We used glass facades to express the crystalline forms of each building precisely. However, we rather reduced various typical effects such as complete reflection or total transparency. Large glass surfaces are not a symbol of modernity or sovereignty of the office typology but only a means to establish a specifically defined and modelled space. The glass does not express the individual buildings’ lightness – crystals – but symbolically their compact weight and tectonics in the fixed positioning of these volumes on the platform.
Despite its relatively subjective form, the unconventional geometry of the architectural form is the result of many site-specific influences. We understand the whole set of buildings as a contemporary and specific type of urban block with firmly defined street lines and public space.
We consider multiple options allowing people to reach the Bořislavka Centrum from the surrounding area along Evropská and Kladenská Streets, pass through the entire structure and use a direct connection to the metro vestibule from several entrances in the area as the essential feature of the urban concept. By the extent of possible movement through the public and semi-public spaces and terraces, both indoors and outdoors, evenly permeating the whole complex, it can be compared to an anthill.
Our architectural concept of the Bořislavka Centrum from the beginning envisaged artworks as integral parts of the entire environment, principally in two periods.
The first set of the artworks was conceived in predefined positions in the exterior (piazzetta, space in front of the entrance to HQ) and the interior before the Centrum’s construction was completed.
The second part should continue after the completion of the Centrum, mainly in the public space. The artworks are positioned and selected in the context of the existing buildings.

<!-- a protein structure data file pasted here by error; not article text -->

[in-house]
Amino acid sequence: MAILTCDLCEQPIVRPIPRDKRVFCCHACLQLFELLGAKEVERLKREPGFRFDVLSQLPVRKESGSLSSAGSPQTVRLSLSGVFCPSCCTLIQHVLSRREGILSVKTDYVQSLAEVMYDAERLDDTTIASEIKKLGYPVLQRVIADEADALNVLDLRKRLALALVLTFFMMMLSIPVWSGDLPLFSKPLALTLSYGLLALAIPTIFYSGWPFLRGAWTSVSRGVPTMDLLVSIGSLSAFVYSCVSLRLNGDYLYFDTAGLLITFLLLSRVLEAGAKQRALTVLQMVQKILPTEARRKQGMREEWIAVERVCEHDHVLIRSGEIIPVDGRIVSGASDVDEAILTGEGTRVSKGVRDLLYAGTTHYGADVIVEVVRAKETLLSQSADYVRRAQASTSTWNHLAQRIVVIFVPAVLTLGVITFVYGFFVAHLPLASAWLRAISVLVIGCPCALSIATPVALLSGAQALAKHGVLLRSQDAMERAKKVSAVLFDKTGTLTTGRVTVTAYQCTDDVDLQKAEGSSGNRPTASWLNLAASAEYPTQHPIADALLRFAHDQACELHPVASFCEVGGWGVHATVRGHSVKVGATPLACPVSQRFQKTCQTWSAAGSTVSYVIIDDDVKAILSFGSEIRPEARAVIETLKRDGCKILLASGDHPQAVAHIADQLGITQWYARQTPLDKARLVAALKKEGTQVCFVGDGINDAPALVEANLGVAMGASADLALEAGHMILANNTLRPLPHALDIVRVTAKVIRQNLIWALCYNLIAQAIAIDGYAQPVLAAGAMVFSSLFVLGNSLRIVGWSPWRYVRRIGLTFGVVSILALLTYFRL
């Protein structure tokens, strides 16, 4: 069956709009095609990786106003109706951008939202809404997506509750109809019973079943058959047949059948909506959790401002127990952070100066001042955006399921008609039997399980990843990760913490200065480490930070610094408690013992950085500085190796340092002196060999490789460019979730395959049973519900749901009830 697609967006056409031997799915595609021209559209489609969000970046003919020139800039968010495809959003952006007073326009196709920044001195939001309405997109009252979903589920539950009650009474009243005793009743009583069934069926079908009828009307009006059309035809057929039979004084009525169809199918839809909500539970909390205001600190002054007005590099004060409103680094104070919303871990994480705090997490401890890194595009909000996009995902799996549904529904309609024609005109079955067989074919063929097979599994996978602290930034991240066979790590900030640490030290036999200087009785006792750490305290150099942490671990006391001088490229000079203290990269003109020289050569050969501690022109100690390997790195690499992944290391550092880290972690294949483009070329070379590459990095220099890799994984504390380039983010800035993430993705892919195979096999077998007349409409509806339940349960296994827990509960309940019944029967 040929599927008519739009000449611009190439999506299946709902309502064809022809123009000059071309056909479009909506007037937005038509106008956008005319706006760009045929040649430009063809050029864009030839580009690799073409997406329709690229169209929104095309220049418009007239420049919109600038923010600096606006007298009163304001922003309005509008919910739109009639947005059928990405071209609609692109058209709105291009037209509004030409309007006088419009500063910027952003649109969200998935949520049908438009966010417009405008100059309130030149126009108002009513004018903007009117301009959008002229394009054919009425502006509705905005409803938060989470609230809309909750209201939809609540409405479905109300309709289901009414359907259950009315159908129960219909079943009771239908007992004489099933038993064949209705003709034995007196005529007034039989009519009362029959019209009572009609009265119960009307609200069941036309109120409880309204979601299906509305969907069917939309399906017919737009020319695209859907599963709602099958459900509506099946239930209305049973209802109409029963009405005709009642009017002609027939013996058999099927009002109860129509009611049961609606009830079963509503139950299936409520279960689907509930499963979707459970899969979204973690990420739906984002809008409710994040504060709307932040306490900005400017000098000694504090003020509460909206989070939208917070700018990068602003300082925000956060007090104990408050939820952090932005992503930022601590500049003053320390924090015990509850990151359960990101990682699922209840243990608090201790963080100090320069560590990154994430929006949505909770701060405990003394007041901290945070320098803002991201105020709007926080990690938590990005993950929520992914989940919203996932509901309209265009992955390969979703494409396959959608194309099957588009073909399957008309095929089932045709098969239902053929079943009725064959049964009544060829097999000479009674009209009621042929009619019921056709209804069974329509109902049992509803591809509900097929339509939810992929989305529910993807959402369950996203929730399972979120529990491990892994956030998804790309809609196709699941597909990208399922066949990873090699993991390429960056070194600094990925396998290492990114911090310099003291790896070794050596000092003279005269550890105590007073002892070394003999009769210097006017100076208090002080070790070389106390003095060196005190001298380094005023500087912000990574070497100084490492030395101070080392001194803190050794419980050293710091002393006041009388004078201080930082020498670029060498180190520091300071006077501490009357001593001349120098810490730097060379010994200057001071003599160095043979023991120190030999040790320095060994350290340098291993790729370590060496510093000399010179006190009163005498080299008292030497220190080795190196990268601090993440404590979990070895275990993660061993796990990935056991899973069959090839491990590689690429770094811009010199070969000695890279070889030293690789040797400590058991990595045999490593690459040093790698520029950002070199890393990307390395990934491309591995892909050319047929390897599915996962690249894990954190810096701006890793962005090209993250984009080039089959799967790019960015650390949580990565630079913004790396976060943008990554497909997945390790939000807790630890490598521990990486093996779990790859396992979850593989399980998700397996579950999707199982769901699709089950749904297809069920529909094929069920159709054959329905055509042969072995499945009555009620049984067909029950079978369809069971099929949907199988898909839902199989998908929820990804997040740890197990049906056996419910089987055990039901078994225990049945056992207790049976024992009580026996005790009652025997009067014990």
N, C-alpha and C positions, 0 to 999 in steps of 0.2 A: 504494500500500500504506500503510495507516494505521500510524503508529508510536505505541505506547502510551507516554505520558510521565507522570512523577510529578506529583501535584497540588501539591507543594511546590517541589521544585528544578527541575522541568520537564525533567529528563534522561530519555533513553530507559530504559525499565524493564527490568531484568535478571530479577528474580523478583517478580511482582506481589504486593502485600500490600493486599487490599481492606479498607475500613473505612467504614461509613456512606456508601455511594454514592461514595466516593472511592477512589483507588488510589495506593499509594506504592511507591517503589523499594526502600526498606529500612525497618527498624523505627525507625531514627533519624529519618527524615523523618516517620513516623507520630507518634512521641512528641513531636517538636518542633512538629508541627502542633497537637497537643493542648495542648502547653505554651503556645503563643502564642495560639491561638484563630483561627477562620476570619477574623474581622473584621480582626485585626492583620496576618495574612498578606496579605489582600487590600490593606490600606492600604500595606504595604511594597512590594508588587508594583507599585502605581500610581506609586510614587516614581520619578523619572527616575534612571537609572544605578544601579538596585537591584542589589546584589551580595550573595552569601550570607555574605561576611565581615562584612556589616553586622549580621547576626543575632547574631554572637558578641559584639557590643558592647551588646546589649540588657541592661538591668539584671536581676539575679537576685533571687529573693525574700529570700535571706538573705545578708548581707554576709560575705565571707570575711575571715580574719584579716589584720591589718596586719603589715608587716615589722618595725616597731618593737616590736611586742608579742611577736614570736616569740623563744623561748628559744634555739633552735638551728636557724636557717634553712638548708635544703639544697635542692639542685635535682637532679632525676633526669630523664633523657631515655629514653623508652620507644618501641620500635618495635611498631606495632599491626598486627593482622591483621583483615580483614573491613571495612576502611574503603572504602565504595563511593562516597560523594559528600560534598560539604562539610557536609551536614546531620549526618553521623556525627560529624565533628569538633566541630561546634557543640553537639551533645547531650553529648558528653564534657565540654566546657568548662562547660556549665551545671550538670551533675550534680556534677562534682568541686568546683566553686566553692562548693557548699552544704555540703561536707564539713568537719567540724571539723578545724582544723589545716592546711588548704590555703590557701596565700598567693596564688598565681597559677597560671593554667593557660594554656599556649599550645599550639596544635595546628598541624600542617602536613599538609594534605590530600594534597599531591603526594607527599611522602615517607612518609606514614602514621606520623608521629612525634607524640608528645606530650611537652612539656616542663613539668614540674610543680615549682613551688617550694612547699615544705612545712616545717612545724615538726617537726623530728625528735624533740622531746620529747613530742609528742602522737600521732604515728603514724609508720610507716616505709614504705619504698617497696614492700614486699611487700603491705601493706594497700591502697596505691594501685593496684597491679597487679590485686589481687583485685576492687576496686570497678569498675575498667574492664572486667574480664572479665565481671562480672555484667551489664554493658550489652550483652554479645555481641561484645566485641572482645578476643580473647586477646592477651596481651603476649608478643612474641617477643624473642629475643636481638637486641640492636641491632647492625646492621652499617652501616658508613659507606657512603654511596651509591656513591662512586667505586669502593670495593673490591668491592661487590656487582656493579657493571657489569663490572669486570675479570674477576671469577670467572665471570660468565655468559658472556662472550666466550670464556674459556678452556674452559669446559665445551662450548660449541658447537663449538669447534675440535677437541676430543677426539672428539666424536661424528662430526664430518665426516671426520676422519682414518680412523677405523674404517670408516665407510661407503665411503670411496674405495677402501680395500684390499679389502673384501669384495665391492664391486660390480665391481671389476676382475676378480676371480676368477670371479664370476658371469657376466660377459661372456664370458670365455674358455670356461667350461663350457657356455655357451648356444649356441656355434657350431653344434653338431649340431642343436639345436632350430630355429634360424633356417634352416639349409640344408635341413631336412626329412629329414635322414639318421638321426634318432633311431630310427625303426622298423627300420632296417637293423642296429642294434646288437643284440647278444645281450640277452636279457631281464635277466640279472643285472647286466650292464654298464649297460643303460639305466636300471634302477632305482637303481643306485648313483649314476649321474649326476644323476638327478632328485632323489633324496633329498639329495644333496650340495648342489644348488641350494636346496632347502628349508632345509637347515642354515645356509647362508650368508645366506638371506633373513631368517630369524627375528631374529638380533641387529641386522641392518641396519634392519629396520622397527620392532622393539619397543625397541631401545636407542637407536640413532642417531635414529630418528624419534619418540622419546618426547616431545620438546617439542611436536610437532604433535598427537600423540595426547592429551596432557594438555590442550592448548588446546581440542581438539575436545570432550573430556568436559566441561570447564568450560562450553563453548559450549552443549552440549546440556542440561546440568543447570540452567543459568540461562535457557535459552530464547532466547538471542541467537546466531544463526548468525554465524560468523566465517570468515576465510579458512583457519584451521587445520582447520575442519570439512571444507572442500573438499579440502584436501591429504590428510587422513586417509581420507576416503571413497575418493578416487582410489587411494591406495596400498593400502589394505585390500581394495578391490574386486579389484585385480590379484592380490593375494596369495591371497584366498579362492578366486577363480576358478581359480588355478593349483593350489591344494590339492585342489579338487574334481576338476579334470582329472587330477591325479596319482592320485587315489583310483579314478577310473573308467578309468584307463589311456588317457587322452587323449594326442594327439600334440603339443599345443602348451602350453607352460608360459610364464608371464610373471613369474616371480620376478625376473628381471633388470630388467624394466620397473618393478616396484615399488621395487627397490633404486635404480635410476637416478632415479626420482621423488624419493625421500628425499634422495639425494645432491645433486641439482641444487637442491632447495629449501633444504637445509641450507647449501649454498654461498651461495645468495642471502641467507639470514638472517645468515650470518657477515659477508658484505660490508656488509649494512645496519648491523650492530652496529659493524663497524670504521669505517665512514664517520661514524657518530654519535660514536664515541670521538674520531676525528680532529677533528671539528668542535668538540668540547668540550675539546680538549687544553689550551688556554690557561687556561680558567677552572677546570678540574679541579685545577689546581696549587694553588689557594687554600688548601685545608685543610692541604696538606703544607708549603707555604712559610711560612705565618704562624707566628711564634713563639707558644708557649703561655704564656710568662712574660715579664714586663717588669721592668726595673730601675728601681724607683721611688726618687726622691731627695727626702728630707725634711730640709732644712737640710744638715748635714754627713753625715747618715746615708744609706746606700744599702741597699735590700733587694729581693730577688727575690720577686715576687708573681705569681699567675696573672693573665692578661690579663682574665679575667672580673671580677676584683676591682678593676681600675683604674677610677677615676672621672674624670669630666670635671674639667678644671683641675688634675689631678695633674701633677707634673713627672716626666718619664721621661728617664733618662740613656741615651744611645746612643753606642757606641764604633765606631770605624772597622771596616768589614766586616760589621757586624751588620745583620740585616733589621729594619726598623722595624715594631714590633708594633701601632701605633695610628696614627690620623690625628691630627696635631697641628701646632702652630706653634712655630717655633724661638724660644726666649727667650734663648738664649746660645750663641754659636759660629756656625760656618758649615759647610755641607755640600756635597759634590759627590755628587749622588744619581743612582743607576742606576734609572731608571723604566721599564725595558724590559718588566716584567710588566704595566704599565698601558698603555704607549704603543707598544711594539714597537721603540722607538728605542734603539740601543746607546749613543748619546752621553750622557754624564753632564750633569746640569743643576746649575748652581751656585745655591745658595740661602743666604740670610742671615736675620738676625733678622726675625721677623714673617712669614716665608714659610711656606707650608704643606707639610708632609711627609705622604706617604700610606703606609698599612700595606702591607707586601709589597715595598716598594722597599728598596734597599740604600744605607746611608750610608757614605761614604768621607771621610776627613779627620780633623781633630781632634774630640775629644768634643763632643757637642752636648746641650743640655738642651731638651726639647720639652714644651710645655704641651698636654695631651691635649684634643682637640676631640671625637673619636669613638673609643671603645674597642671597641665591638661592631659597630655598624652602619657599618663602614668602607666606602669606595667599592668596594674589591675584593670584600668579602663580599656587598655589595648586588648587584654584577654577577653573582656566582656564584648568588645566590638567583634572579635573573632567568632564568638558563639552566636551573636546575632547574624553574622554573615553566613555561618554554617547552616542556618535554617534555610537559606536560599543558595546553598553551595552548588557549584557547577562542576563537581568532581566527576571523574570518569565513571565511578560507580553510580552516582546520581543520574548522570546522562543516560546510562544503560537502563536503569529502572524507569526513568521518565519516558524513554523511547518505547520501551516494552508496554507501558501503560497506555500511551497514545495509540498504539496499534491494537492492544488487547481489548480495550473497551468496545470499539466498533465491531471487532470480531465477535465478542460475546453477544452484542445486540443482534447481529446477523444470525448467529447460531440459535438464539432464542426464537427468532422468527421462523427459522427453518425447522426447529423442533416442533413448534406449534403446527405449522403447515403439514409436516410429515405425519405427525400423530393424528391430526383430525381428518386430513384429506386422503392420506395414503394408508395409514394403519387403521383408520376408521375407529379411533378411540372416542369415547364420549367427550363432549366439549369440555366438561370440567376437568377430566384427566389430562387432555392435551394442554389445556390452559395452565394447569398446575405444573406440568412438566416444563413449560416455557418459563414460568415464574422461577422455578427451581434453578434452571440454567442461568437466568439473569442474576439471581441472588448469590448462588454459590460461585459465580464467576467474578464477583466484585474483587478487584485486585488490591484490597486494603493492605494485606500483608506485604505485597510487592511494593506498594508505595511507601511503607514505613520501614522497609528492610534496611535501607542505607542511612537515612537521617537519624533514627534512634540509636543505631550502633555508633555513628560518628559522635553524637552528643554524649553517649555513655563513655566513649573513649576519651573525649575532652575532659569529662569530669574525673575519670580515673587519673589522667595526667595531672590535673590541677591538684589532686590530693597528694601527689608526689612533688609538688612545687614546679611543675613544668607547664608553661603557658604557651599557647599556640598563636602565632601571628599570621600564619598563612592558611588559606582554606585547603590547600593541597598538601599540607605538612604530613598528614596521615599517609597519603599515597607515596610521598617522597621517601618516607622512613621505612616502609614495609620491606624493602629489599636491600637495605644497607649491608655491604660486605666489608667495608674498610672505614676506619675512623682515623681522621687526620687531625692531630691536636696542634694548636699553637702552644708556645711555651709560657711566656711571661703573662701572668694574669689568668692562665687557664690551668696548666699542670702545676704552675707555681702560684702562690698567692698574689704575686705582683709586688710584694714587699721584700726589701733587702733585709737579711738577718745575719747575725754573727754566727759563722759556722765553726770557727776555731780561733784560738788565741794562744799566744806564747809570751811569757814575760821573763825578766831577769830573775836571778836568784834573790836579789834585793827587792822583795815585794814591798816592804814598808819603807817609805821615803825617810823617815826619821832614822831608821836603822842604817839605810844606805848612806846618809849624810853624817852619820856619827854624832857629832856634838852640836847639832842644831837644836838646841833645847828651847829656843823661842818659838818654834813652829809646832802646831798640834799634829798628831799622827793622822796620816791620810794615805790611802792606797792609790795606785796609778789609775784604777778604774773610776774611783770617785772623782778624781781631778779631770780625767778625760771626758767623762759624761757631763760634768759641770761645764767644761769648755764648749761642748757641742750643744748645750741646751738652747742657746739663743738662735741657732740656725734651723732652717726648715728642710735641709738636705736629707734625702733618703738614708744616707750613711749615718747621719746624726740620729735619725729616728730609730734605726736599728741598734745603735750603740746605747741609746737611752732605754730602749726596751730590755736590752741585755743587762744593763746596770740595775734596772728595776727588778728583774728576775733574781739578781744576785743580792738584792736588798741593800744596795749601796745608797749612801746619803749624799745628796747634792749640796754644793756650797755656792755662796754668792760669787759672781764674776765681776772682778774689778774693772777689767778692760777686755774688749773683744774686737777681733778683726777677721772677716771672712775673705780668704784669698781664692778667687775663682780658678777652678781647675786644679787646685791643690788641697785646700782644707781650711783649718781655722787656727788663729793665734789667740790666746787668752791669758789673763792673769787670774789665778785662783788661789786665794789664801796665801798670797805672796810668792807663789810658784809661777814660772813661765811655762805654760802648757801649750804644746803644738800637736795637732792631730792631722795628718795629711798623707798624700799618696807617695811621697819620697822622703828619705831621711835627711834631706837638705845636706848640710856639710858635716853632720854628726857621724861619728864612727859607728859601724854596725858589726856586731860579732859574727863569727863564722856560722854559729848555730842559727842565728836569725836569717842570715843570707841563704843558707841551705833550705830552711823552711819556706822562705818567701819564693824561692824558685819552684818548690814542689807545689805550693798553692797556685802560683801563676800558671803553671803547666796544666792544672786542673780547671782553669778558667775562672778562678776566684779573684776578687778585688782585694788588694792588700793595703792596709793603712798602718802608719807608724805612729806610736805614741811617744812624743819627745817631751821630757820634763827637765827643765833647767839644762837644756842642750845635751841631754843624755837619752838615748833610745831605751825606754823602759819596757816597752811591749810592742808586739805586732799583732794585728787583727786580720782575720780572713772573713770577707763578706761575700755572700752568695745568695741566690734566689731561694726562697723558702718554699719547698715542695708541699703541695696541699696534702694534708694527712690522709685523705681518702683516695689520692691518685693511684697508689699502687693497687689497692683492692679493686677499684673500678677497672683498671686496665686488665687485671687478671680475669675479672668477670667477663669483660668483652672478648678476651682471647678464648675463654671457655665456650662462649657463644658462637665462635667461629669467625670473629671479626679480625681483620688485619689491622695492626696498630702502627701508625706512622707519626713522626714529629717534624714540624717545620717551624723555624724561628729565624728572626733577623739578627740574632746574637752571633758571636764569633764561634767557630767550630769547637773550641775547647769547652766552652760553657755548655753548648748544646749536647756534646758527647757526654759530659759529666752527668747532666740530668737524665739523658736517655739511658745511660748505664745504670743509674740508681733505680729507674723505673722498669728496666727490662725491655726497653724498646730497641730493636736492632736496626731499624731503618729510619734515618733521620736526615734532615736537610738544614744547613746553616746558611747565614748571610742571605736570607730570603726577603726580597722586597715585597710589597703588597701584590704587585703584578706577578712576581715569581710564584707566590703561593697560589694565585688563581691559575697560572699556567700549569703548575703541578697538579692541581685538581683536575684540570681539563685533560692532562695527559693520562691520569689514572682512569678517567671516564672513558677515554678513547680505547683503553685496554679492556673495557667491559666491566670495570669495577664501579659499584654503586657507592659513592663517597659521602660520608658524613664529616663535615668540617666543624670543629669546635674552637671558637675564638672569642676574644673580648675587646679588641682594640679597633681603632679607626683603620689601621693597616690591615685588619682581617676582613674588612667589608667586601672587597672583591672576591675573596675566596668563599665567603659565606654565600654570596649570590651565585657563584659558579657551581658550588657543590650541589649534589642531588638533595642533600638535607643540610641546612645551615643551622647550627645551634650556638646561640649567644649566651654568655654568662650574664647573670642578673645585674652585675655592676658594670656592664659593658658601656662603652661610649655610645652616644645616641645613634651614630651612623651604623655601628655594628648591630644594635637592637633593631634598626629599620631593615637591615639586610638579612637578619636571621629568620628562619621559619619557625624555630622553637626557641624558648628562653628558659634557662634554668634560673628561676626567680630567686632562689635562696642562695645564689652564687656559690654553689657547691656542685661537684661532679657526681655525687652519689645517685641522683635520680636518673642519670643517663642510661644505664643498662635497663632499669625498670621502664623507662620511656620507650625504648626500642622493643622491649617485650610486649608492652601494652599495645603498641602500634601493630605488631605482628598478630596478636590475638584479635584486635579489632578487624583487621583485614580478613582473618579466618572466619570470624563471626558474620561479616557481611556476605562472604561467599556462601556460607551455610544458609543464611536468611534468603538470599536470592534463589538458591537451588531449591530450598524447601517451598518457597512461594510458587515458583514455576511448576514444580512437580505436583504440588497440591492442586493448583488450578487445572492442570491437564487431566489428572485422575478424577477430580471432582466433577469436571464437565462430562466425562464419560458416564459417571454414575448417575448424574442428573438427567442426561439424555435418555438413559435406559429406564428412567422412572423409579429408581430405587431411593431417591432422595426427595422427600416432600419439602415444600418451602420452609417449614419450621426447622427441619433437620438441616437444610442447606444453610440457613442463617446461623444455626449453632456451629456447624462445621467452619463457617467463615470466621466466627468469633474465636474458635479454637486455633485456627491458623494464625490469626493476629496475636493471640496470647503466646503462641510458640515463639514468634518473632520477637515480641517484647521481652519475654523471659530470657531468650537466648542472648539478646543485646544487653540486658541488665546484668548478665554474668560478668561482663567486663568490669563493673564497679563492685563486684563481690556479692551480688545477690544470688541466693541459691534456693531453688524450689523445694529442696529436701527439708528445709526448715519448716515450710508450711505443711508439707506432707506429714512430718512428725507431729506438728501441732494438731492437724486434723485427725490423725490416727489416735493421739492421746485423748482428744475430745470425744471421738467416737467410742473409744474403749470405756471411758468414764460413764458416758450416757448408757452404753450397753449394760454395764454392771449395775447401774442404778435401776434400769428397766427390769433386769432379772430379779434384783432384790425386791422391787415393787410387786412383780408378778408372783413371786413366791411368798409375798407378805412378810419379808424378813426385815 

It can thus be an artistic response to the physically present space; creative approaches will have the chance to respond to it and, of course, to define themselves in relation to it. Moreover, works can be created here assuming long-term coexistence in the given space and short-term installations and exhibitions.
So, there will also be space for completely up-to-date artistic messages here. Here, artworks have always been understood as completely free expressions of the artists; the architectural libretto only defined their positions in specific exterior spaces and interiors of buildings. There was never a brief regarding a common starting point for the works under consideration or their theme, nor was there any defined degree of integrity or contrast with architecture.
The fact that the sculptural works of art realised in this stage are related to fundamental natural principles is the result of an unplanned synergy between these artists and the environment they entered (To the Mountain by Federico Diaz, Iceberg by Maxim Velčovský, Planet by Centrum’s architects Jan Aulík, Leoš Horák, David Zalabák and sculptor Pavel Filip, and Wind by Jan Poupě). And of course, between the artists and each other.